Holmes Writes Lady Castletown to Share Thoughts About His Recent Reading and an Anecdote Involving Richard Harding Davis and Charles Dana Gibson [Manuscript]. Holmes, Oliver Wendell, Jr. [1841-1935]. [Castletown, Lady Clare (1853-1927)]. [Autograph Letter Signed "Yours, OWH" to Lady Clare Castletown, Boston, January 21, 1898]. 10" x 8" bifolium, Massachusetts Supreme Judicial Court letterhead, content filling rectos and versos of both leaves. Faint vertical and horizontal fold lines, negligible ink show-through in a few places. $3,500. * This letter dates from the early years of Holmes's lengthy correspondence with Lady Clare Castletown, an aristocratic woman with whom Holmes had an intense flirtation in the late 1890s. Holmes, then an associate justice of the Massachusetts Supreme Judicial Court, offers interesting remarks about books he read recently and tells a joke about Richard Harding Davis. Addressed to "Hibernia," the pet name he often used with her, the letter reads, in part: "I am thinking so much as to my chances of seeing you this summer. Your book - The Washington Ford has given a real thrill. The human mind is perfectly mechanical. Even when it feels most spontaneous. I probably have told you before, how, when I had a wound in my heel, I would see man after man as he approached irradiated with the same self-congratulatory smiles, and there would follow a reference to Achilles...I have not any serious big job at hand either of reading or writing and for the last day or two I have amused myself with 'Gossip of the Century' one of the endless number of books of this sort which give one a thin entertainment. I would rather read about D'Orsay and Ashton Smith and Robbins the auctioneer than about...all the saints of the Tennyson Cult who would so have liked to be geniuses if God had made them that way.... I heard a story the other day told of Richard Harding Davis (whom you met) and [Charles Dana] Gibson (the man who draws pretty girls). Probably it has been told of others. They come to a restaurant and sit down and give their order and then leave the table for a moment. On their return they find two others sitting at it. They make a row and the others are transferred to another table. After feeding, feeling ever amicable, RHD goes up to the others, hopes he has not inconvenienced them, and says 'perhaps it ma.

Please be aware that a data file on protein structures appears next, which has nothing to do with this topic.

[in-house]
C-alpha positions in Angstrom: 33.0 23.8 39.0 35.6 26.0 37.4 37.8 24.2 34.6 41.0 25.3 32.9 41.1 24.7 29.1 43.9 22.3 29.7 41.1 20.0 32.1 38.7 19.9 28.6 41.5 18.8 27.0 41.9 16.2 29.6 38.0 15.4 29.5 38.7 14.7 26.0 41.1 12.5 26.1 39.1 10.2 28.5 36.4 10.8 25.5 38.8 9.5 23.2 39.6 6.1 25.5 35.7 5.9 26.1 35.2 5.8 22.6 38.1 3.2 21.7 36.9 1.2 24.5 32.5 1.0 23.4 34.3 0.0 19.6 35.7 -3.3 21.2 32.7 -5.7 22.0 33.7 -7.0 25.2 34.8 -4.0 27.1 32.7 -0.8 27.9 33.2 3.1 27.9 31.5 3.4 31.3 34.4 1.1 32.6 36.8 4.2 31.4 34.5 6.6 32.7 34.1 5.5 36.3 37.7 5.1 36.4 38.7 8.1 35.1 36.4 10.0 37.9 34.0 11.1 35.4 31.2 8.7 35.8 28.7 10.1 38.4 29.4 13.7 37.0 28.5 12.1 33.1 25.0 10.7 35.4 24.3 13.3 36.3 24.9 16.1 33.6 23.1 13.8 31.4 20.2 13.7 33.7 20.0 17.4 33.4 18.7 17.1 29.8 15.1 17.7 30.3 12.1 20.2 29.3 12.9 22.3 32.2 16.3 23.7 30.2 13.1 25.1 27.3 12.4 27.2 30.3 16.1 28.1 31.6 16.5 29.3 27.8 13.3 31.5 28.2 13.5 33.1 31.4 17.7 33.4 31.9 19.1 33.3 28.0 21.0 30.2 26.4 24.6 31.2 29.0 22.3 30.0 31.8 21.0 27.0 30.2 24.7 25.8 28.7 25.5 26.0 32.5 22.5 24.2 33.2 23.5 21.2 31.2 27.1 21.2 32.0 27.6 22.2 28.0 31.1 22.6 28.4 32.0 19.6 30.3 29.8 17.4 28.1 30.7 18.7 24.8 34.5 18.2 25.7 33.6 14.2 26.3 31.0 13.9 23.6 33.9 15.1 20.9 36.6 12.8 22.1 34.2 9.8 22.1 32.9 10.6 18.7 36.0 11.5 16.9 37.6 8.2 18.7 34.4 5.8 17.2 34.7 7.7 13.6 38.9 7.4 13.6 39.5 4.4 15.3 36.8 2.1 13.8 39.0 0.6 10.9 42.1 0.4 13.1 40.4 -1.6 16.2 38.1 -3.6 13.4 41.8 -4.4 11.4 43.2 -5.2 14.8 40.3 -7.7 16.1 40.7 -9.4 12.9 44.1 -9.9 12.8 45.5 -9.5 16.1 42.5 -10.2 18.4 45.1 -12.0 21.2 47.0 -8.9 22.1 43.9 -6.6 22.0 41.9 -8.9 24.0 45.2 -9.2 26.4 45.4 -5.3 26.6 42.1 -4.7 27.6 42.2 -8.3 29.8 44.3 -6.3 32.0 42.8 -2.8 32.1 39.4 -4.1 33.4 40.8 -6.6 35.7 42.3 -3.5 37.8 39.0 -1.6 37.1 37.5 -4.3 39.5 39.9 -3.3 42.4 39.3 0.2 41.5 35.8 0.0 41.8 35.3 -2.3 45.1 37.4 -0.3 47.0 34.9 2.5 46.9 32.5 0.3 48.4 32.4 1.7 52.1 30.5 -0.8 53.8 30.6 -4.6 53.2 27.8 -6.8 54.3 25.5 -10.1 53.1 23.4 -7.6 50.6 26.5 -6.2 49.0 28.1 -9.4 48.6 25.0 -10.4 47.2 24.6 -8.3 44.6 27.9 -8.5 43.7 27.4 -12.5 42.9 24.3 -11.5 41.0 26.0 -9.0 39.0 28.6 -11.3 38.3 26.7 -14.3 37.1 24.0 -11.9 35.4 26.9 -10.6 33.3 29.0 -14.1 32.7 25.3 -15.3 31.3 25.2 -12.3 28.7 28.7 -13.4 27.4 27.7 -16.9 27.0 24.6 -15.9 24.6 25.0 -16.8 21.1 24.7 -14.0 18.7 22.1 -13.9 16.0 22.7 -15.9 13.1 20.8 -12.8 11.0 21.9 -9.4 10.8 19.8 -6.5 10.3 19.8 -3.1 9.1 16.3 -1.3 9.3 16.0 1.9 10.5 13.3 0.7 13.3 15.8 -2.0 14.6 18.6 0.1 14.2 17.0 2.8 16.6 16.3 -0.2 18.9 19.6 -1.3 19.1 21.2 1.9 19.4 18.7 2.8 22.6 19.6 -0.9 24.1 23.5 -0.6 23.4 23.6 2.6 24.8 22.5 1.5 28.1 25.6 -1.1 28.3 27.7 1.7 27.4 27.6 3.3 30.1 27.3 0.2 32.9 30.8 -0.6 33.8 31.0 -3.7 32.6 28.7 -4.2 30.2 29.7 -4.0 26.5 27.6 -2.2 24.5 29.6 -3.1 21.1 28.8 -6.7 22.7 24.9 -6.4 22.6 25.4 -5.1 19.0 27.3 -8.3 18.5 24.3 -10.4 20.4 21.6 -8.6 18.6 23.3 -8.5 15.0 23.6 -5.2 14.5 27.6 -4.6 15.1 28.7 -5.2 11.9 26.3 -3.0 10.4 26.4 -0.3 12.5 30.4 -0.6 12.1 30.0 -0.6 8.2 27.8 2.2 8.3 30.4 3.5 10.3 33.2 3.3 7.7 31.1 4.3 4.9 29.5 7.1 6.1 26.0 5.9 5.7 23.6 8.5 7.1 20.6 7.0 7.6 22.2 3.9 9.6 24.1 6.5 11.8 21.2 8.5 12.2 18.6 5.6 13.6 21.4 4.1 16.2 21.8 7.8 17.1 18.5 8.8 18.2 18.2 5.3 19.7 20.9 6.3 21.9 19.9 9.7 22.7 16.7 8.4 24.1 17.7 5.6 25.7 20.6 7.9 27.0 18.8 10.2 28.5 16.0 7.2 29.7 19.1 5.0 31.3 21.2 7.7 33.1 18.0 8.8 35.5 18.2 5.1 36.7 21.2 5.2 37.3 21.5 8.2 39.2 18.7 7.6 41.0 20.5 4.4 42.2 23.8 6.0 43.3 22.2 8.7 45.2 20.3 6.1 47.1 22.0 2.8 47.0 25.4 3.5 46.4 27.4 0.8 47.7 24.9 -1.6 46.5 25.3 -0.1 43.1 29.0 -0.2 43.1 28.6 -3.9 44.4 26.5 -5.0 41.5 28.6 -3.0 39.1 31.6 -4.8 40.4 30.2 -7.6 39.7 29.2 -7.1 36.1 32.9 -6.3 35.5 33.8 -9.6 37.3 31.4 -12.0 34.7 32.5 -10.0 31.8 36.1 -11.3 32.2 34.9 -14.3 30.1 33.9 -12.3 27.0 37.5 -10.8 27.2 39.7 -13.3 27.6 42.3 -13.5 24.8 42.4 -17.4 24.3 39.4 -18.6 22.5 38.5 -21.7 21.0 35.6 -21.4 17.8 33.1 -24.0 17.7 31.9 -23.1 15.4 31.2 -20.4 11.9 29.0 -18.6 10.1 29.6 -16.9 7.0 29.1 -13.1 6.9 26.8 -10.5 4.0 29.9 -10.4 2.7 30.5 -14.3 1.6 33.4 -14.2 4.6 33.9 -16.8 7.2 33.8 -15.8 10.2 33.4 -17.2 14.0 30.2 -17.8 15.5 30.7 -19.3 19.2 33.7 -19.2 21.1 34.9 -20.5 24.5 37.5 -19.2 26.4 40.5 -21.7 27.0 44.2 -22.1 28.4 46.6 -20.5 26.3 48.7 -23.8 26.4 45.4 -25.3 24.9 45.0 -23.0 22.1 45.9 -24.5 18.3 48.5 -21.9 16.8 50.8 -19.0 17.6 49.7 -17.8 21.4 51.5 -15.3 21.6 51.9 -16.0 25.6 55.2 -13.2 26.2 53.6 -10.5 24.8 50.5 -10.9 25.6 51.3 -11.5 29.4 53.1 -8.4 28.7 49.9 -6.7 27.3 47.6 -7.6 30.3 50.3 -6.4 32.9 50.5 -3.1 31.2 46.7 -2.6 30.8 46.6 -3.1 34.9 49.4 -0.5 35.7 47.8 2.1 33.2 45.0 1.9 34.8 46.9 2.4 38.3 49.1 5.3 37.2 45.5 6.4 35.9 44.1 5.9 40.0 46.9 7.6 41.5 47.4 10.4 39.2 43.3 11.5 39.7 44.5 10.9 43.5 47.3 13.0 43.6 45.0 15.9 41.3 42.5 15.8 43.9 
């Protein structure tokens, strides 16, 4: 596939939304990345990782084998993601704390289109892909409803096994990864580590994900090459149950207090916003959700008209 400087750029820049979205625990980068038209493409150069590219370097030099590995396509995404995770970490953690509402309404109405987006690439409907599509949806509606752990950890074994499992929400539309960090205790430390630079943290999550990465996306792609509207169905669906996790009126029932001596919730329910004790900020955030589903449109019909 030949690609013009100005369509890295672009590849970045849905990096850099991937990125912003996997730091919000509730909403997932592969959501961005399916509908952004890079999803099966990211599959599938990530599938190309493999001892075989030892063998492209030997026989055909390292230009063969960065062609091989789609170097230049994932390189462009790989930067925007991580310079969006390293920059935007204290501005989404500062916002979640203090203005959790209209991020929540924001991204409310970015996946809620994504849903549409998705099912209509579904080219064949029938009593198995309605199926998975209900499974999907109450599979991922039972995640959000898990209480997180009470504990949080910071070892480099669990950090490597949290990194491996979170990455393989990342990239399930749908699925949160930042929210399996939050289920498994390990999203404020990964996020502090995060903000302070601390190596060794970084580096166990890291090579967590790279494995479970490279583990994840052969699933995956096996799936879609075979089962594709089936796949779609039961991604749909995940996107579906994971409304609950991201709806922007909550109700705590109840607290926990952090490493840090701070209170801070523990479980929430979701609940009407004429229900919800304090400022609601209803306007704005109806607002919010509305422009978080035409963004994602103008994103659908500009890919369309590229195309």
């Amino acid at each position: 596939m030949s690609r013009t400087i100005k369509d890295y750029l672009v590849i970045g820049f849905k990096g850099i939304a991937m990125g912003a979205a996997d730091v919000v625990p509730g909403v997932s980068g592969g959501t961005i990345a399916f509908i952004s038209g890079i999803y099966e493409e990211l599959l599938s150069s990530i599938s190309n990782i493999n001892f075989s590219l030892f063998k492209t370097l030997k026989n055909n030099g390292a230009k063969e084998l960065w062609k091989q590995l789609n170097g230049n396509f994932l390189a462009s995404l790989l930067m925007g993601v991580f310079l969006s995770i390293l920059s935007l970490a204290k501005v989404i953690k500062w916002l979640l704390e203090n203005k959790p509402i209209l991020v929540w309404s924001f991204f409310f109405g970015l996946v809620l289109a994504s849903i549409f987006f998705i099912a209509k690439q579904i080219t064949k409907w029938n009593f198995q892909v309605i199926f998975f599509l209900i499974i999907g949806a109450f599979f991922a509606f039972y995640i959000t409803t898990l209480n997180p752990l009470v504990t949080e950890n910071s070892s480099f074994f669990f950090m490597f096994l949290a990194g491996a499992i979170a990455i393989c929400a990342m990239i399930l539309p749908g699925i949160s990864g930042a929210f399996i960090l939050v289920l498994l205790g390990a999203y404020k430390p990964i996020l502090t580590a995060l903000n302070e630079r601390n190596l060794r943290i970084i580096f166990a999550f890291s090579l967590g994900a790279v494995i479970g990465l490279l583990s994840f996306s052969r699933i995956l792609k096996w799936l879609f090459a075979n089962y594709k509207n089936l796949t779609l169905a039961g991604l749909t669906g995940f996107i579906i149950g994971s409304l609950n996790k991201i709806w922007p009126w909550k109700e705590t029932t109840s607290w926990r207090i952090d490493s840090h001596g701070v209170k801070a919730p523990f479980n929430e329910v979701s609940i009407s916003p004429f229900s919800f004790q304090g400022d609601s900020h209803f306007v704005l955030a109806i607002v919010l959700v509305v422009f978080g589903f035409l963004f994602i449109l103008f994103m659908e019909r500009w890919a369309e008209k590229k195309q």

Book number 71642